Setting up a simple & cheap marine tank Pt II
STOCKING THE MARINE TANK
While you are waiting on your shrimp to do its magic, do some reading on the nitrogen cycle in an aquarium.
Once your ammonia and nitrite are at zero it’s time for the good stuff. In PART II I stated that nitrate should be at zero, but in reality, nitrate will probably never be zero. Nitrate is the end of the nitrogen cycle and is relatively harmless to marine fish except for in very high amounts. Just make sure ammonia and Nitrite are zero.
As is the case with freshwater fish, marine fish have a wide range of tolerances and compatibilities.
The smaller the fish, the less the bio-load. Even a medium size fish produces a huge amount of waste.
As always, patience is a must. Start with a FEW damsels and/or clowns. One of two things is going to happen.:
1. The tank’s de-nitrifying bacteria will be sufficient to handle the bio-load and you will not have any surges in ammonia and therefore nitrite.
2. There will be a spike in ammonia, due to not enough bacteria. If this happens, the damsels/clown usually be tough enough to survive, as they will acclimate to the rising levels of ammon/nitrite. New bacteria will develop to accommodate the over load, and the levels will go back down to zero over the next week or two.
The most important thing to remember is to only add fish when ammonia & nitrite are at zero, and only add 1 fish at a time (assuming the 55g tank) A large tank can accommodate introduction of a bigger/more fish at a time.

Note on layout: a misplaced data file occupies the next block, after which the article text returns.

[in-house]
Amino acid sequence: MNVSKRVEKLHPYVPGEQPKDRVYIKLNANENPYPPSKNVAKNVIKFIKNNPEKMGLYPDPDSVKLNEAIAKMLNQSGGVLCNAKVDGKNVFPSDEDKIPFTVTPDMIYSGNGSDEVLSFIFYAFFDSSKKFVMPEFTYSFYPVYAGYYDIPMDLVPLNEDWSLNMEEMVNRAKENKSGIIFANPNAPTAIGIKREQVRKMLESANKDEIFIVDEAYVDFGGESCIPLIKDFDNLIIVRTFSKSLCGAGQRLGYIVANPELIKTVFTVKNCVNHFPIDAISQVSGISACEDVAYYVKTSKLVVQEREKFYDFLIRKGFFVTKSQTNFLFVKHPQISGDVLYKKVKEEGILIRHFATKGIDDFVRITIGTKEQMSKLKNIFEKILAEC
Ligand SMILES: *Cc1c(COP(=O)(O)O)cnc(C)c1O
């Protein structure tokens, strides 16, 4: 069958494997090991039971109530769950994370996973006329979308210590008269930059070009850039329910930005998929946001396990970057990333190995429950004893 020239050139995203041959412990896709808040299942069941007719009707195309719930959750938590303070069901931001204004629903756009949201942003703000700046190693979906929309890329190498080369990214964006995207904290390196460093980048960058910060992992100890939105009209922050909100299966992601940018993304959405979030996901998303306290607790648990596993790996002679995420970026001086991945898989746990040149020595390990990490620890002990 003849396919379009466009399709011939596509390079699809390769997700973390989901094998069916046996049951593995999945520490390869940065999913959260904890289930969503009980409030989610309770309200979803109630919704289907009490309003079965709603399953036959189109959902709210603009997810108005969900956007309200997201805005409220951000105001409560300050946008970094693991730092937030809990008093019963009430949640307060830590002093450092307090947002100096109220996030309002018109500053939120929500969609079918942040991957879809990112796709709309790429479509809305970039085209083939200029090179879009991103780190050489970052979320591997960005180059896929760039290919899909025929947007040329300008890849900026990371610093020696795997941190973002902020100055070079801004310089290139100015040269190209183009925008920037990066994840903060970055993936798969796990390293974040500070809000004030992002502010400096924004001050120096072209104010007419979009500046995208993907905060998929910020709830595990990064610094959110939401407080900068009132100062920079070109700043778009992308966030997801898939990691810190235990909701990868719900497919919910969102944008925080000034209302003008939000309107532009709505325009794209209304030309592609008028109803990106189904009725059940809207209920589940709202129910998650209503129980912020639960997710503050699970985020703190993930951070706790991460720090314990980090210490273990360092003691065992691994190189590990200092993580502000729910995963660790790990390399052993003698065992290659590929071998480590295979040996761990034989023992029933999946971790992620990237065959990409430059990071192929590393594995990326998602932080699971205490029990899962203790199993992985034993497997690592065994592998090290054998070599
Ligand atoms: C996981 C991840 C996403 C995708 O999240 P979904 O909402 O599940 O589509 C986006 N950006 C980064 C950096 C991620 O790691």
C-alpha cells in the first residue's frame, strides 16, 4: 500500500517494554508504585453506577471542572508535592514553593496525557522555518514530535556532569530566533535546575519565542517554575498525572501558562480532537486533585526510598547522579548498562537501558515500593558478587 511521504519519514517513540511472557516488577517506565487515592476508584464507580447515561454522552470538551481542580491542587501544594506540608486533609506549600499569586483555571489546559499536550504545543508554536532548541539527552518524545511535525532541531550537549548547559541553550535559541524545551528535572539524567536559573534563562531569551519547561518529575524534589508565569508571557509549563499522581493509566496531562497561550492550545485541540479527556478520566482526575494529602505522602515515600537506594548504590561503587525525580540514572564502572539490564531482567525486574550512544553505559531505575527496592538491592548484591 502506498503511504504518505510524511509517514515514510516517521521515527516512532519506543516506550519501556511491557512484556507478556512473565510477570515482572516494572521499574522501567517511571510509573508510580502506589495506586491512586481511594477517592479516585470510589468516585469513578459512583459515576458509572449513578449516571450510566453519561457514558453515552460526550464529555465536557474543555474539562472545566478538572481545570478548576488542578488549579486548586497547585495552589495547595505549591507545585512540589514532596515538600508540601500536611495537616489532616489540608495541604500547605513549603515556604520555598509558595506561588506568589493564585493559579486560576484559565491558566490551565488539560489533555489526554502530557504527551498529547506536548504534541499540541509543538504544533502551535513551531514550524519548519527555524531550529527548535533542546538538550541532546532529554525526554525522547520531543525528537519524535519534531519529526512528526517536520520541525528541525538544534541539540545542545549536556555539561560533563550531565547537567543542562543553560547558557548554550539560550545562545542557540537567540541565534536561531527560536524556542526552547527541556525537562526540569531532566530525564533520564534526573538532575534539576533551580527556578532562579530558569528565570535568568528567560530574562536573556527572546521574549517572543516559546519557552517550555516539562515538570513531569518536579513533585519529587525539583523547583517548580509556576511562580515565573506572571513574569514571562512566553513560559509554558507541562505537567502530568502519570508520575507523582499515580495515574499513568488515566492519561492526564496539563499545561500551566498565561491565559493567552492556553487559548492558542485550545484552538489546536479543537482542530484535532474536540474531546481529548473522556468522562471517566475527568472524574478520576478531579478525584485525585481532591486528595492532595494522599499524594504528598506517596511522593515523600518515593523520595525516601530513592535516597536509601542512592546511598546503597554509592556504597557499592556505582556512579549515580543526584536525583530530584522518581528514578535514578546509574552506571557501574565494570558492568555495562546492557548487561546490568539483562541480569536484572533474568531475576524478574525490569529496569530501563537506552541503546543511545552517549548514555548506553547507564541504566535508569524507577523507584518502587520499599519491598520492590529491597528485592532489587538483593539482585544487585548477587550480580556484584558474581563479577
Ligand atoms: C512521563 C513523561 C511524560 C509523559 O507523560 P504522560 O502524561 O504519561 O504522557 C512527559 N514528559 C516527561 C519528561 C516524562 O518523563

There are many species available in today’s market, but I would suggest you keep to the following until you and your tank are more seasoned.-It takes a good year for a tank to be truly stable. They are listed in order of difficulty to keep.
DAMSELS are the staple of the hobby. They are very tough, able to survive just about anything you throw at them. They’ll eat anything, are among the least expensive marine fish, and are IMHO very nice to look at. Stick with the Blue Damsels, Jewels, and Three-Stripes. Although these can be aggressive, they don’t get very large like Domino damsels do. As a side note, once a damsel is in the tank, it’s practically impossible to get out.
CLOWNS are attractive and usually very hardy as well. They will eat most foods and are also among the cheaper fish. My favorite is the Cinnamon Clown, but to each his own. Almost all are a good choice for beginners.
SURGEONFISH (Tangs) are my personal favorite. They require a vegetable diet that includes nori (seaweed), green algaes, and romaine lettuce, and flake food.Only one specimen per tank, unless you have a huge tank is practical, as they are very territorial, even among different species.
Yellow Tangs-The cheapest, very hardy and a very striking fish.
Purple Tangs- Relatively expensive, but hardy and beautiful
Black Tangs- Very expensive, but hardy and beautiful
Hippo or Regal Tangs- Relatively cheap but difficult to keep as the are very prone to disease-ich and hole-in-the-head disease in particular. Not for the novice.
Achillies Tangs- Absolutely stunning fish. But a picky eater and difficult to keep.
Naso Tangs- Require a big tank, as they are more open water swimmers, not all that difficult to keep, but not for the novice either.
TRIGGERFISH are great as well. They are meat eaters and do best on just about any raw seafood you can buy at the grocery-shrimp, mussels, octopus, etc. They are compatible with others as long as they are not of the same species
Niger Trigger- Very hardy, inexpensive, and just a cool fish
Picasso Trigger- Fairly hardy, relatively inexpensive
Clown Trigger- Expensive, fairly hardy, and very cool.
Undulatus Trigger- Inexpensive, very hardy, but can be very aggressive.
Several others- a variety of prices and tolerances-read before you buy.